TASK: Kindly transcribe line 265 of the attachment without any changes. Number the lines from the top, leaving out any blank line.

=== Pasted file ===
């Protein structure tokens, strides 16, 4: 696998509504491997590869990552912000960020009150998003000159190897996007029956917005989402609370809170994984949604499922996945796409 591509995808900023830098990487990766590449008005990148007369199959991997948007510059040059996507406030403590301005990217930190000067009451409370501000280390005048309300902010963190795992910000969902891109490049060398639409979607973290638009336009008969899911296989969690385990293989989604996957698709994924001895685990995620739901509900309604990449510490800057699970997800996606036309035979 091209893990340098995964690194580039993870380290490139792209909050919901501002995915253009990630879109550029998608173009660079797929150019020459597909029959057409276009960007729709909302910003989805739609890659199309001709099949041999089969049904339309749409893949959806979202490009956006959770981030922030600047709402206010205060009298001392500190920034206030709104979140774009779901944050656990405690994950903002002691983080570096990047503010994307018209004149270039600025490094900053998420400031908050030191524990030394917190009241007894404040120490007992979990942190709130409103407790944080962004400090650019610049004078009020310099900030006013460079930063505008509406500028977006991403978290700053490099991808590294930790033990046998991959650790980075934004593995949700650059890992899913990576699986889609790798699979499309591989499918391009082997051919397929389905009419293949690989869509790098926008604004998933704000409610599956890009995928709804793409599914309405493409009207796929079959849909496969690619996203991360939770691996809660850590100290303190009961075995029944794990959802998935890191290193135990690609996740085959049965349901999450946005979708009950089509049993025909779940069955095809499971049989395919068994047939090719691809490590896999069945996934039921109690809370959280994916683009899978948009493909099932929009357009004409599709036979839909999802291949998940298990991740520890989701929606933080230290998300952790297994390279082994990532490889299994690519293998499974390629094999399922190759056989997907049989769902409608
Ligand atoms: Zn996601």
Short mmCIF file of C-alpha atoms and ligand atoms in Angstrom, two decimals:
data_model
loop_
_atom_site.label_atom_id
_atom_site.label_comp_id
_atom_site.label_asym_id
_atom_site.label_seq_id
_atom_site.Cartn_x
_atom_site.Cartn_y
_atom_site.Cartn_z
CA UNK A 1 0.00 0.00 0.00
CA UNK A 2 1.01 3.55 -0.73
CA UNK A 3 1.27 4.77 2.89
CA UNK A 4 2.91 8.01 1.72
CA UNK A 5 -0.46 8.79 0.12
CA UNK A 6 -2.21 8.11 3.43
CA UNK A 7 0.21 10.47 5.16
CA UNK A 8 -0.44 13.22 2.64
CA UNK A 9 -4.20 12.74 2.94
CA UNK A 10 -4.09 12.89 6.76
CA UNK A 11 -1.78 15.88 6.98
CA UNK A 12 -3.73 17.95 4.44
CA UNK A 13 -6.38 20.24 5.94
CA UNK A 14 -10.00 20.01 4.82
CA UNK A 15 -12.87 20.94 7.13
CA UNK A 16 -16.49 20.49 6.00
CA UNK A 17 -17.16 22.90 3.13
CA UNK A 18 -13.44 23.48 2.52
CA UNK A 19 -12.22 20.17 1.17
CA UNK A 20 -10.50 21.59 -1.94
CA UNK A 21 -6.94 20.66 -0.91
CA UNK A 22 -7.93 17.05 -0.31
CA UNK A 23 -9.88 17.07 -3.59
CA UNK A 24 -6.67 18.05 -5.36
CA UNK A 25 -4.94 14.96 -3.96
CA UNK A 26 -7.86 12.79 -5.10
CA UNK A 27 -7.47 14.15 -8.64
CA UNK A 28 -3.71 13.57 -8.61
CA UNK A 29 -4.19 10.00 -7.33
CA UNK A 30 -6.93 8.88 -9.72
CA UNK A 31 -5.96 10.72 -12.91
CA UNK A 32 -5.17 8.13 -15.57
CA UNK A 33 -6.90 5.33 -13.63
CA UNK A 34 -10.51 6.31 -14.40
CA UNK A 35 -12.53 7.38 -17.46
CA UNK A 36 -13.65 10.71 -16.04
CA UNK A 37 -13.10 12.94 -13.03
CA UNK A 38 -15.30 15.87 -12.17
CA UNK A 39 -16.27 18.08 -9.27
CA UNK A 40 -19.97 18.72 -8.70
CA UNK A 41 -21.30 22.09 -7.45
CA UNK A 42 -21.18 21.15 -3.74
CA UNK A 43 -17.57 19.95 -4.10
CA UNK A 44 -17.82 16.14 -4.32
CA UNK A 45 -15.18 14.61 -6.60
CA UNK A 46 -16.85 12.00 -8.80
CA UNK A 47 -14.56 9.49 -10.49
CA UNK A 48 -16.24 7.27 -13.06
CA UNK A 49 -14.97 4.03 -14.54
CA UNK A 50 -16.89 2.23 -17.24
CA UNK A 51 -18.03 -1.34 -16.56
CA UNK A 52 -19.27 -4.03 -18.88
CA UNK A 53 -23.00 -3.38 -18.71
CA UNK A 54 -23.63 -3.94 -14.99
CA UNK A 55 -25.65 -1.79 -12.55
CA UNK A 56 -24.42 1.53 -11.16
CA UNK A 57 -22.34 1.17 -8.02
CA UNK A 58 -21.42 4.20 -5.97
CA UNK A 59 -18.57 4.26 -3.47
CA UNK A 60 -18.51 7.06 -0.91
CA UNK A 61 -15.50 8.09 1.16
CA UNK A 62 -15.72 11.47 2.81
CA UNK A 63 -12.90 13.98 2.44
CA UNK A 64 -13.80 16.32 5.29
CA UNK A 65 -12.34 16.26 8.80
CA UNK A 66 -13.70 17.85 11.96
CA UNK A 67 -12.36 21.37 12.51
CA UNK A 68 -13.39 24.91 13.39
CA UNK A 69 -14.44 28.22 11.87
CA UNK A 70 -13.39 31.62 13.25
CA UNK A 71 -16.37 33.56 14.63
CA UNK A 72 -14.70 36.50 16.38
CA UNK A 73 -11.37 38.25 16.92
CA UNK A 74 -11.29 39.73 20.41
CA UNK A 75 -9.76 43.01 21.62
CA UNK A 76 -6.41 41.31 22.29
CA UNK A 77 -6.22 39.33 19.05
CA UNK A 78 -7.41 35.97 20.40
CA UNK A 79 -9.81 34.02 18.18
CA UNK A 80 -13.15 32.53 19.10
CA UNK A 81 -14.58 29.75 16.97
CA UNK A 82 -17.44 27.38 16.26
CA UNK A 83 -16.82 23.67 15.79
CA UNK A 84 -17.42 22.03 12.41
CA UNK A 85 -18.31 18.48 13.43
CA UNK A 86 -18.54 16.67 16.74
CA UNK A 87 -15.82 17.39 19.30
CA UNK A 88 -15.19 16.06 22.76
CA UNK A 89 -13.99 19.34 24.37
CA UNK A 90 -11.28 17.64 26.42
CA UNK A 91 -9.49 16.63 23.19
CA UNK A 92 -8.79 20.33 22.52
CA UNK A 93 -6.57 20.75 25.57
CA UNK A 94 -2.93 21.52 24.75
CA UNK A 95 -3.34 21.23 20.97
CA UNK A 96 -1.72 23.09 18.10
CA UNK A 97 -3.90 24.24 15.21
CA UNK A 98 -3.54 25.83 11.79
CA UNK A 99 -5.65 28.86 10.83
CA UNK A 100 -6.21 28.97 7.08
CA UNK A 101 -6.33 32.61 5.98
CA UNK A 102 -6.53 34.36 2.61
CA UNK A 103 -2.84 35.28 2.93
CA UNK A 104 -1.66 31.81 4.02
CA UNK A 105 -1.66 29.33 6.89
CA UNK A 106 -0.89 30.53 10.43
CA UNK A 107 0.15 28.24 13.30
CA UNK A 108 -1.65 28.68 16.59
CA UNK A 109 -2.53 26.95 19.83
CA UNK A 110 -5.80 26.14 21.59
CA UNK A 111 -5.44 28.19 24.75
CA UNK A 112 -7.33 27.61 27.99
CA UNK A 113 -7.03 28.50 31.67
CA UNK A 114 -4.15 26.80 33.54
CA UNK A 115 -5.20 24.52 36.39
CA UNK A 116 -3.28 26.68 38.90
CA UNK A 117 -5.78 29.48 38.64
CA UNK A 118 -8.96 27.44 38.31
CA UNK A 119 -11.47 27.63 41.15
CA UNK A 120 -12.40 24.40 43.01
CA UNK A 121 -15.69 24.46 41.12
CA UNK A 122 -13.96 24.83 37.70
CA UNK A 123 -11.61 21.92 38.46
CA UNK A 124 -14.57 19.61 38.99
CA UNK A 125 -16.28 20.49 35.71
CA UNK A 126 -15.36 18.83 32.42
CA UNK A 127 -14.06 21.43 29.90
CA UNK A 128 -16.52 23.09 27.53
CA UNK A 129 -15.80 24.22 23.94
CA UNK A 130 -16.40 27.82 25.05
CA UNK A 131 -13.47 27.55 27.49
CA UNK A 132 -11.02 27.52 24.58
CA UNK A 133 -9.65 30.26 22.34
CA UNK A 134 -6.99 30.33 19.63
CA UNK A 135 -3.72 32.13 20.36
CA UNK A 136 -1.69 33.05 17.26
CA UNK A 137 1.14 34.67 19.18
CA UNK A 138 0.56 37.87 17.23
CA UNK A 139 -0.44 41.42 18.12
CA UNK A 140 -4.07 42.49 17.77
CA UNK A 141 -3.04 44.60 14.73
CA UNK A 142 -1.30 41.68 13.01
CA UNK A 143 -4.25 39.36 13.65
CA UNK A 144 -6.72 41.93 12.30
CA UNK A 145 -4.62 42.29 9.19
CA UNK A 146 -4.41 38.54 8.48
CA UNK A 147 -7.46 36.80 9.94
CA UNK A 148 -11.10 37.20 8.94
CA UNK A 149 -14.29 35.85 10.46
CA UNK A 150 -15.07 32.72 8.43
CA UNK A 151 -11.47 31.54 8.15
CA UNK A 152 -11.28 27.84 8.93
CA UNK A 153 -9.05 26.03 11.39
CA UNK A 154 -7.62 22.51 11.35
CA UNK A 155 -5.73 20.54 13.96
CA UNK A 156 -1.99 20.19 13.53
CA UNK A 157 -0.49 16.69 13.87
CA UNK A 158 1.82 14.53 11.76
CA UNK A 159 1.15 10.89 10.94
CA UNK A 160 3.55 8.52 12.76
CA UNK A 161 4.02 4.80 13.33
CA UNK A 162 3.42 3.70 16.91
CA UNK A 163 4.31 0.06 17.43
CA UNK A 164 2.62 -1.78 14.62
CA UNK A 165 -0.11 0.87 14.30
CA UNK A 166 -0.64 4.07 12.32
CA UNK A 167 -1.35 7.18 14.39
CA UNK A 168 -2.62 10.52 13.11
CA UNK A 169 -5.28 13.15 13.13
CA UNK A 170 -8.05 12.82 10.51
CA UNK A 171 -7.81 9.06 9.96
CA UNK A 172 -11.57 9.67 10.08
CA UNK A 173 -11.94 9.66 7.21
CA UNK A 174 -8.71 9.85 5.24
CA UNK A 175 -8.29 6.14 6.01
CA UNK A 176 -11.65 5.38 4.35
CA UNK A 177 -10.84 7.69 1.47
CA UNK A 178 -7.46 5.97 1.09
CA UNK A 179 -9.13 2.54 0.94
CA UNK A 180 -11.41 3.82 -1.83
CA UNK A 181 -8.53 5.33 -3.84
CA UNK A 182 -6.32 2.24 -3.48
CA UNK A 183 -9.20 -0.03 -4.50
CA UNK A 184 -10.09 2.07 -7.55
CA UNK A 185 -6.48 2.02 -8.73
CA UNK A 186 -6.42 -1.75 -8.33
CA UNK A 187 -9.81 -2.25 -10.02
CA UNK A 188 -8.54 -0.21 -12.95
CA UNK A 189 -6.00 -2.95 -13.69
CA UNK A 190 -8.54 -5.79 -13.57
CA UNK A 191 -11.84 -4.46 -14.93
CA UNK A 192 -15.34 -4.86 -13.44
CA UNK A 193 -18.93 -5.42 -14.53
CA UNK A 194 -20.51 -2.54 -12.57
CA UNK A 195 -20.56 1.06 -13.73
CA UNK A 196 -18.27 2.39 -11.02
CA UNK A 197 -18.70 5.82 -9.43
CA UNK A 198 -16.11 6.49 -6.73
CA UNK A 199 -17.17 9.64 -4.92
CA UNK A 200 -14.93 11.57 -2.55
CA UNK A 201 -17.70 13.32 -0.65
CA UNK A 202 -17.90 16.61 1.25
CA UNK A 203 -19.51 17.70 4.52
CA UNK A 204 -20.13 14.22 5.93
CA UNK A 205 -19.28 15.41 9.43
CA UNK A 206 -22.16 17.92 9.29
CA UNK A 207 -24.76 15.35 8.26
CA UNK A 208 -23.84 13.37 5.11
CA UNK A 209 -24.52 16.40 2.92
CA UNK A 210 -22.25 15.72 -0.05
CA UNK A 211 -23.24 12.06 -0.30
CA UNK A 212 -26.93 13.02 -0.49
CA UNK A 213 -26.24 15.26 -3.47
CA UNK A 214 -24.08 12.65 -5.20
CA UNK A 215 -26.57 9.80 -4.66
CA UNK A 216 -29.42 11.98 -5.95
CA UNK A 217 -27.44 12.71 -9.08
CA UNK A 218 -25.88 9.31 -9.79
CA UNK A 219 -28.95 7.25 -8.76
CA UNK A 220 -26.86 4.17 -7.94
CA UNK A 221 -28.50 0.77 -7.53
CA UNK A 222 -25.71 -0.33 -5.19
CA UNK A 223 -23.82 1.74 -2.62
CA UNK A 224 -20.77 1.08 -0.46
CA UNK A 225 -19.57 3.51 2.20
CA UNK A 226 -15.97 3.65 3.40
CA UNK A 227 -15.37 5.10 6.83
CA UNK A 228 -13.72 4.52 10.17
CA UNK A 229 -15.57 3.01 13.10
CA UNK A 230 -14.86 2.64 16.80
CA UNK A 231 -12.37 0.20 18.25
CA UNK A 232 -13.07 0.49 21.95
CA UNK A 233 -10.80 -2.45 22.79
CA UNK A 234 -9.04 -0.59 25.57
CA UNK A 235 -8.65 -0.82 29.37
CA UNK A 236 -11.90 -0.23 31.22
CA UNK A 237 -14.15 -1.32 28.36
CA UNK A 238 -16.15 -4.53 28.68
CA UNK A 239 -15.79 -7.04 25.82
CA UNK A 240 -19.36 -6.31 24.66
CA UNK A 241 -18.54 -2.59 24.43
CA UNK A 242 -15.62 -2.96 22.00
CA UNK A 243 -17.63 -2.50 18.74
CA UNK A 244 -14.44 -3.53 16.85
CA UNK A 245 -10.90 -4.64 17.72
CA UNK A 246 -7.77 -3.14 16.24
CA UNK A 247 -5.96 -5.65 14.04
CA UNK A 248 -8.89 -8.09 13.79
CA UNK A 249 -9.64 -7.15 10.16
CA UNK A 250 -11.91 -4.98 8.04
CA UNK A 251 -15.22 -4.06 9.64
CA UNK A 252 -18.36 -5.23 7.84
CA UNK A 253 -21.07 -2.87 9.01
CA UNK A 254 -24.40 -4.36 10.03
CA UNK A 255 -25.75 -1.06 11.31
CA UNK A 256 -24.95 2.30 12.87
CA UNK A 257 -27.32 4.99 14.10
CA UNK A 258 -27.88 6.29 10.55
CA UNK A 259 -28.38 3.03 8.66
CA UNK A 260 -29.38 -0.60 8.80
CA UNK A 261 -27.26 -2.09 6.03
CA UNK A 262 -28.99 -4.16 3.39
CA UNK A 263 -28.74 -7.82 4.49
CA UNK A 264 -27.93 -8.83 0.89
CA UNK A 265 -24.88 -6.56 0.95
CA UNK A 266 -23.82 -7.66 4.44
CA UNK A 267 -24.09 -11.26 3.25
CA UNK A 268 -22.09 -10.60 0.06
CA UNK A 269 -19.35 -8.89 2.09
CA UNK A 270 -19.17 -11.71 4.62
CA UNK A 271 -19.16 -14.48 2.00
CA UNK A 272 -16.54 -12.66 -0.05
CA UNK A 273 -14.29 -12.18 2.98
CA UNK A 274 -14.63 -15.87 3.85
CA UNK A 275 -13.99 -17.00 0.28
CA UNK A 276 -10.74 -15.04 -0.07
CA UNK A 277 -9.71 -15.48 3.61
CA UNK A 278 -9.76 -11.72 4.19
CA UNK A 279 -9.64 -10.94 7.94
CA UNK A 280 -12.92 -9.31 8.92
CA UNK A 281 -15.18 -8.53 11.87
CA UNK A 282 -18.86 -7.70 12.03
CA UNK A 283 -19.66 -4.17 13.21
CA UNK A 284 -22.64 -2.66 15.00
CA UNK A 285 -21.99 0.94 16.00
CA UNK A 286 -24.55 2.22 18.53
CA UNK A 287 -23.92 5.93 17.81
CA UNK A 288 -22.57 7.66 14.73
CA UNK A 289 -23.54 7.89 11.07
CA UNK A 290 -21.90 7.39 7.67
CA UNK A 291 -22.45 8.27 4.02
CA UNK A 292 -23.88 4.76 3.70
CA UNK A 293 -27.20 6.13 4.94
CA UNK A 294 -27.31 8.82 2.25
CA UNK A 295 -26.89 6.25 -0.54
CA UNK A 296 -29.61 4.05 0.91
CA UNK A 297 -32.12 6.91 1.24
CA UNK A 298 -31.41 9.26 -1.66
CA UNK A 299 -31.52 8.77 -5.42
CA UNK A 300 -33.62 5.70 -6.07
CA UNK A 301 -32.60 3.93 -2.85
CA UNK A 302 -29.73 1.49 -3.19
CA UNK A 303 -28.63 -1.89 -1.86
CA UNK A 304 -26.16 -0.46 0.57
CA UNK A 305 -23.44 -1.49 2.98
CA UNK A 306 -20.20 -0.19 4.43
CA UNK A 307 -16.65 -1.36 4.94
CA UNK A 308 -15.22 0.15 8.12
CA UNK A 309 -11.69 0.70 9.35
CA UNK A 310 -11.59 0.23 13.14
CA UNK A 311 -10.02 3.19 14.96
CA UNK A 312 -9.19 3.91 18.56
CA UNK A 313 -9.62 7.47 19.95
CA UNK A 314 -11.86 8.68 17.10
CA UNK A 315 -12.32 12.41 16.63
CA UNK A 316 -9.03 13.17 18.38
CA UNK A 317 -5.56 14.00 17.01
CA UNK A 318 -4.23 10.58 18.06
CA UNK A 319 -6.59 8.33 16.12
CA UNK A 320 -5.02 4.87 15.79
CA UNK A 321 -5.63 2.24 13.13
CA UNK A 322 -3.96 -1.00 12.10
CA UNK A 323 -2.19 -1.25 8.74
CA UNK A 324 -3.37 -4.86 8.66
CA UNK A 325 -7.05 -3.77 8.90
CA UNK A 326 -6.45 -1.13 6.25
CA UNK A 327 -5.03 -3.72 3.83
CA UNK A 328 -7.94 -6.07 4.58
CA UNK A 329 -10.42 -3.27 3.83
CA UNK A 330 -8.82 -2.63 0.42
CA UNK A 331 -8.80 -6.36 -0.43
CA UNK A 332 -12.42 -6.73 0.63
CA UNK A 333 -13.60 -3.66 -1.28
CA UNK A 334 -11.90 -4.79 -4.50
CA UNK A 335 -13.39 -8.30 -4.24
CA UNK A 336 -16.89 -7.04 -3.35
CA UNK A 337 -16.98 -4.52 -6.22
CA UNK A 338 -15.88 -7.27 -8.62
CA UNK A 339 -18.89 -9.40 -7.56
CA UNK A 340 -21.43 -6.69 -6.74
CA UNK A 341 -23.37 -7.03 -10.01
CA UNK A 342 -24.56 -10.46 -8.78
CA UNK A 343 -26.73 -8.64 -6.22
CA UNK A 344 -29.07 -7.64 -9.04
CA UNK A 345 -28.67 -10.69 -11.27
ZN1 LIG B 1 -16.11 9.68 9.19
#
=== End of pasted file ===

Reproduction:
CA UNK A 253 -21.07 -2.87 9.01